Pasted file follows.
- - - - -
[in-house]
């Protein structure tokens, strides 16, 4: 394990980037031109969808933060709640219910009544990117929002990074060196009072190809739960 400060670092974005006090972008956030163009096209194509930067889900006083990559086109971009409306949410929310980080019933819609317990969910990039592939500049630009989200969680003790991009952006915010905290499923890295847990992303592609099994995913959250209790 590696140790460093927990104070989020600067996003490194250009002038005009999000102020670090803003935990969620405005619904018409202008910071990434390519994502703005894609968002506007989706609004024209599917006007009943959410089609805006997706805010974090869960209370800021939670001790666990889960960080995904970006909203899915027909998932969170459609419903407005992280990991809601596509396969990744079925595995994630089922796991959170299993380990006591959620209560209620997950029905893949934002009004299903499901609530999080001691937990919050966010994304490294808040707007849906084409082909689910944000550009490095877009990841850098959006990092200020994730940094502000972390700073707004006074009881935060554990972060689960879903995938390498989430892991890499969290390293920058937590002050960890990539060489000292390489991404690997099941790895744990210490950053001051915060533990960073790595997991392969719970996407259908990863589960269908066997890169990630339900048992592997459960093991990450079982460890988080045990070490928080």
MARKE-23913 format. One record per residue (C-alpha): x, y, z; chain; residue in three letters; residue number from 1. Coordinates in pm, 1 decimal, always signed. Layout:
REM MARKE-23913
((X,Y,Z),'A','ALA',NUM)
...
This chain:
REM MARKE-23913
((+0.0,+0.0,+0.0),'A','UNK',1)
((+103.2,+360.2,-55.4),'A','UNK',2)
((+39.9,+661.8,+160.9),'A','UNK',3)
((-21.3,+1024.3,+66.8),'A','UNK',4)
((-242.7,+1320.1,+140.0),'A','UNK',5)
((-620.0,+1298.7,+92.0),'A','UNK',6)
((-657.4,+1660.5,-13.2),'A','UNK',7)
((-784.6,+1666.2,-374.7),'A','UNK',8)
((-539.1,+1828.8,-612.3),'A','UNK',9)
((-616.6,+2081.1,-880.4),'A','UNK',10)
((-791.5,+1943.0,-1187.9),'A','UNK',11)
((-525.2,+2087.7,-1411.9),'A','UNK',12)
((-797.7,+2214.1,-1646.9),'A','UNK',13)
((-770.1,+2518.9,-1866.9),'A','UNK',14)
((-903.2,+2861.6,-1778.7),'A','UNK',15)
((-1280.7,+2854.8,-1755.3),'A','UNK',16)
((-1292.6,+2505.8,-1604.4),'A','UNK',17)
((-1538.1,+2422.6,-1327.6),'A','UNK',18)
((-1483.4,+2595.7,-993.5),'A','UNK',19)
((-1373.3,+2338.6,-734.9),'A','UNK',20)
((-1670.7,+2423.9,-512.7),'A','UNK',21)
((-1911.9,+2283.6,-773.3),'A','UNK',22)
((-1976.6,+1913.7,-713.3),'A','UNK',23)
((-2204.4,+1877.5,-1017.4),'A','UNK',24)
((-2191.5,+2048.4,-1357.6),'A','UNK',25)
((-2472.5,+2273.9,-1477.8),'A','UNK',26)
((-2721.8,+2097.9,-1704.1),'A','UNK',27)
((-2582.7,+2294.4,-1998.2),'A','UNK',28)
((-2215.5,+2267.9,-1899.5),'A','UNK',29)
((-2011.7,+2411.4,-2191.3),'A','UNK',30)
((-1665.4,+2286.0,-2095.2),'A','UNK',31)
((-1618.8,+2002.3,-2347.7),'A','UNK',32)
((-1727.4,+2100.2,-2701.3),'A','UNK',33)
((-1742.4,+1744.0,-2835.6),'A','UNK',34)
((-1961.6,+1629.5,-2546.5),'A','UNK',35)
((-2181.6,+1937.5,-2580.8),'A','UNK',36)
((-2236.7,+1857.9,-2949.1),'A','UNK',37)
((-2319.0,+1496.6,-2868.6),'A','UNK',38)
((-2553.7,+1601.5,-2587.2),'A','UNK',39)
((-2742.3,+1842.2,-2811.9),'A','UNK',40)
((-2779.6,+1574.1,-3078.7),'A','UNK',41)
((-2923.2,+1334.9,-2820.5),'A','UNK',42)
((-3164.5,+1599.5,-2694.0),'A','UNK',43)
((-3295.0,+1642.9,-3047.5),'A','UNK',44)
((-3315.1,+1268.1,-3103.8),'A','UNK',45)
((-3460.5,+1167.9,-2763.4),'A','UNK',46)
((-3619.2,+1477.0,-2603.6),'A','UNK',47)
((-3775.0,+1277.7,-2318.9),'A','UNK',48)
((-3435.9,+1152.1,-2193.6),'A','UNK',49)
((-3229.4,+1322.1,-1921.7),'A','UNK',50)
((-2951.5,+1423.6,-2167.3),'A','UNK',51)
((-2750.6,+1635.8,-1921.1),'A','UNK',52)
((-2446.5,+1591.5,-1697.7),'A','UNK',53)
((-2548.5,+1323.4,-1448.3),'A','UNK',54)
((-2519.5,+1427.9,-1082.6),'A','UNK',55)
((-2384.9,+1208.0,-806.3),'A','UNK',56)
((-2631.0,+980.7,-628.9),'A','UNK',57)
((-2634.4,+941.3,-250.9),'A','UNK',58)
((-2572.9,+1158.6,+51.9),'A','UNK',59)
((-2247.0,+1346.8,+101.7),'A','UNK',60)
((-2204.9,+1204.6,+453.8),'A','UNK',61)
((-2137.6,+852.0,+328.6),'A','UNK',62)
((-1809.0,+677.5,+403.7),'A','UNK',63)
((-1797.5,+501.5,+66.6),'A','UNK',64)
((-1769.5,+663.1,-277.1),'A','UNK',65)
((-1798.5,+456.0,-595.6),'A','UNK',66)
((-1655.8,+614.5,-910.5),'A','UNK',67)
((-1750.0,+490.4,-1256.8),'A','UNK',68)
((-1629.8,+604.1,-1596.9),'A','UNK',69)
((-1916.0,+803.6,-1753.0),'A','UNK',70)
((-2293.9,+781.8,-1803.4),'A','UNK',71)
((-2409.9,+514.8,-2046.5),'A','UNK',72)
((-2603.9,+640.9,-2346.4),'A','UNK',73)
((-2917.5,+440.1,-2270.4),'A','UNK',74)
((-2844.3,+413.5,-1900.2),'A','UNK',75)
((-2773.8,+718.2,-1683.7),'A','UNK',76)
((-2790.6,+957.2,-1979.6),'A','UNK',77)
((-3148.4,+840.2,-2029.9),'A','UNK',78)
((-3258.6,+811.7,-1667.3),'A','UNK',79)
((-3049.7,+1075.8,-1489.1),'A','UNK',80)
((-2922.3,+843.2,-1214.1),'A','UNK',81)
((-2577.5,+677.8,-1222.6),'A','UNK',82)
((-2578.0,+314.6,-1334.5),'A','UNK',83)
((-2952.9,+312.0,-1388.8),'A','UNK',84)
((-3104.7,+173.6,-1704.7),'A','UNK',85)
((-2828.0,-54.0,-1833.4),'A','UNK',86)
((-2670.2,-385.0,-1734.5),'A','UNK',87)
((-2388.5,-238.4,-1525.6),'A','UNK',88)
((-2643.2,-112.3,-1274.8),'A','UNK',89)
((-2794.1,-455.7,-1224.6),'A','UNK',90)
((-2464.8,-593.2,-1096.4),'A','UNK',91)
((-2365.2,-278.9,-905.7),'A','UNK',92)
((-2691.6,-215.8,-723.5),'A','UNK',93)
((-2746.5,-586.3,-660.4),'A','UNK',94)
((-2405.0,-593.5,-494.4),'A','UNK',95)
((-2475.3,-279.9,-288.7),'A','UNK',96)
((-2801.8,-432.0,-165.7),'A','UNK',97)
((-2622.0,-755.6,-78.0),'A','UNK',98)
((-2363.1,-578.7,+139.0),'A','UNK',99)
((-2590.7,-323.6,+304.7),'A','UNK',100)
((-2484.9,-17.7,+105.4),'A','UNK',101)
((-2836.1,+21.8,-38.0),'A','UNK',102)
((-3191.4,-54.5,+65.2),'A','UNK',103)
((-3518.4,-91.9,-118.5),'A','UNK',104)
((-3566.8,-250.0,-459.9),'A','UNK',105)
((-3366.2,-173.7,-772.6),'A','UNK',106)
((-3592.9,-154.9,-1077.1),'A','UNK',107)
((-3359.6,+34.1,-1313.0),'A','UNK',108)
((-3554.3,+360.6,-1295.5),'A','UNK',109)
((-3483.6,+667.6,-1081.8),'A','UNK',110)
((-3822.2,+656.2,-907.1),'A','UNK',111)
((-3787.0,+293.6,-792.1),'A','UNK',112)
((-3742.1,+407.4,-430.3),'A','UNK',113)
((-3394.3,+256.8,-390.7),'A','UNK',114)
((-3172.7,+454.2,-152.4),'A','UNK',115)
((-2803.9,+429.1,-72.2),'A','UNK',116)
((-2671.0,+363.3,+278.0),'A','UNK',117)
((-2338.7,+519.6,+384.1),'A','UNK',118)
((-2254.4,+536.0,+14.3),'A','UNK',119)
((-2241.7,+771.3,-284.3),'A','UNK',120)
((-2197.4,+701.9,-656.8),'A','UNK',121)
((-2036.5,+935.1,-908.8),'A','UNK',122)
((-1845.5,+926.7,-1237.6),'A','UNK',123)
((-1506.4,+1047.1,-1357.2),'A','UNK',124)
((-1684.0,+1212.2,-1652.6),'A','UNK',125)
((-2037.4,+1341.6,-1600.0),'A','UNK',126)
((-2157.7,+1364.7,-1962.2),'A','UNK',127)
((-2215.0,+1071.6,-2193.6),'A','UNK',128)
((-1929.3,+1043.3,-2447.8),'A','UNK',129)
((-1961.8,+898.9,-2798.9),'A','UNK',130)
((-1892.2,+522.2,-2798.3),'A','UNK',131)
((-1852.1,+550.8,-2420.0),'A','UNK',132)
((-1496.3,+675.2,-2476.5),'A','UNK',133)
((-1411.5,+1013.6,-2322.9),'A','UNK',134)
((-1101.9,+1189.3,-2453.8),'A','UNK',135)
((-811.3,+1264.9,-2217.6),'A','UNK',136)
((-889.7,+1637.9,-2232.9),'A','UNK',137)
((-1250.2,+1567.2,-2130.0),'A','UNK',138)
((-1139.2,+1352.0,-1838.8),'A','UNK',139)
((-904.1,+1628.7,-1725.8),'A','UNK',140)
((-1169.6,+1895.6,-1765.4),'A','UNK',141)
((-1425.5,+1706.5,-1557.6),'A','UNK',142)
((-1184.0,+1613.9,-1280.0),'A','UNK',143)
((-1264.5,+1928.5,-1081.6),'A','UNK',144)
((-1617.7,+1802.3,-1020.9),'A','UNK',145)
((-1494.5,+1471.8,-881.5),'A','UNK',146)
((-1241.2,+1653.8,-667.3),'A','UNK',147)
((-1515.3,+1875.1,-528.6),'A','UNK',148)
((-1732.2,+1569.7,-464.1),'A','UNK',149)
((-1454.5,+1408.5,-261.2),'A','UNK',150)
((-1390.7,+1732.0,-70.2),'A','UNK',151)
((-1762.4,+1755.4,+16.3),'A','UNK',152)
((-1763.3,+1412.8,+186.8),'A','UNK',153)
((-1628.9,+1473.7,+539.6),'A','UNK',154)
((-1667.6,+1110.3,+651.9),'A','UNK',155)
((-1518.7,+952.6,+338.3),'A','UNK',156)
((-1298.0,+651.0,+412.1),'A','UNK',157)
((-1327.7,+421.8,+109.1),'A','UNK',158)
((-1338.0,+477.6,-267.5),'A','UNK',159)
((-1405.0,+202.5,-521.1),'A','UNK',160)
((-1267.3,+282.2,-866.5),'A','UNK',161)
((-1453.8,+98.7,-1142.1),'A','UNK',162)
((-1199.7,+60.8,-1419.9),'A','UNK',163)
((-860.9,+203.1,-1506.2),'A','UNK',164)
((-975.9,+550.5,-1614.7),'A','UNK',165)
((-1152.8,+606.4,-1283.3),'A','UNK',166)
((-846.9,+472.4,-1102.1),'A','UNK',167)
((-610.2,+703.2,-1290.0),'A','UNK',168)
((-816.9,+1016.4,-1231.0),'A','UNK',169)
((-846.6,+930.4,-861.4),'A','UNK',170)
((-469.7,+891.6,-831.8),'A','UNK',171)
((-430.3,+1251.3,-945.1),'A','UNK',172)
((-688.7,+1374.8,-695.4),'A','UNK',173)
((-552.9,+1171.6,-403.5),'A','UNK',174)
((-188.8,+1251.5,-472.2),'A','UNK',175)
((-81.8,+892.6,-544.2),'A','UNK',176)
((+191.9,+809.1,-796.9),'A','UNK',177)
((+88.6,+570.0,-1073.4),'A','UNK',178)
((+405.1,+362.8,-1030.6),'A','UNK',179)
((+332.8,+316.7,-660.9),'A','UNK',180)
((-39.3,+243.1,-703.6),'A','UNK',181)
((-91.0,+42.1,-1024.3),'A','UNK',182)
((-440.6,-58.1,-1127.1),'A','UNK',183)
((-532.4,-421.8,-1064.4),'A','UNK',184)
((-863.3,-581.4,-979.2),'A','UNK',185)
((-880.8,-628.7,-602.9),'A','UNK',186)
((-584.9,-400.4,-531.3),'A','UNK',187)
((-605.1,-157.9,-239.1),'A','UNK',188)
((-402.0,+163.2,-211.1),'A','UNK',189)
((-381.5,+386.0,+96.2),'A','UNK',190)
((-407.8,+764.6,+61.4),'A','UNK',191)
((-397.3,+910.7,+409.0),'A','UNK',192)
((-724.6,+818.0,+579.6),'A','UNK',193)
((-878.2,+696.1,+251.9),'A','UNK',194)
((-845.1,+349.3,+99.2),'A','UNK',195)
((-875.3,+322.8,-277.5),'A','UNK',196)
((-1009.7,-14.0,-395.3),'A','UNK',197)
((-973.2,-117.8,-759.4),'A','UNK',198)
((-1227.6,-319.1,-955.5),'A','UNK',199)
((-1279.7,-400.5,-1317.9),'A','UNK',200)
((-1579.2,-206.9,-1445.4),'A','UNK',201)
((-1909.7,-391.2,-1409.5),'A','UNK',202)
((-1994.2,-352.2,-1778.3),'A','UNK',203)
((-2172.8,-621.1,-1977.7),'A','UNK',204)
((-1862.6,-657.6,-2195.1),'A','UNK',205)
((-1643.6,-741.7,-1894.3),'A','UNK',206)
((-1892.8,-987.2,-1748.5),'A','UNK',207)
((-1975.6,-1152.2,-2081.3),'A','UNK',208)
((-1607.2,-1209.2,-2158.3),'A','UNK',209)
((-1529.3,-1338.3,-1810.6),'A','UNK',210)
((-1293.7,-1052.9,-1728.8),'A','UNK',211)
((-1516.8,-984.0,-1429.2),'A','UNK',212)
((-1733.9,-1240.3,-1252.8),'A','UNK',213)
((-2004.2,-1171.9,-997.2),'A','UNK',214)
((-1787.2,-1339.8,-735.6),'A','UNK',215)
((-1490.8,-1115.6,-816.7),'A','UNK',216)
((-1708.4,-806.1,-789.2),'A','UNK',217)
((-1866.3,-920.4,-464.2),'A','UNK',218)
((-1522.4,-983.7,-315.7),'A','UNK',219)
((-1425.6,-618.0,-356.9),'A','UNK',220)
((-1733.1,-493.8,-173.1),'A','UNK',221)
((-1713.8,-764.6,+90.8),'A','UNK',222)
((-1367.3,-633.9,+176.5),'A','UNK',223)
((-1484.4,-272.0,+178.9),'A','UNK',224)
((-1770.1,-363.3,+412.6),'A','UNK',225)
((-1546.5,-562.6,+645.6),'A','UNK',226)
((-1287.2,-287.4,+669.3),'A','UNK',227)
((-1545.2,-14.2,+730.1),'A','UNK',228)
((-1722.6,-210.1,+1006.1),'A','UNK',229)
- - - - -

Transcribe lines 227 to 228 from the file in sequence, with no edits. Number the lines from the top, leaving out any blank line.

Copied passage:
((-1522.4,-983.7,-315.7),'A','UNK',219)
((-1425.6,-618.0,-356.9),'A','UNK',220)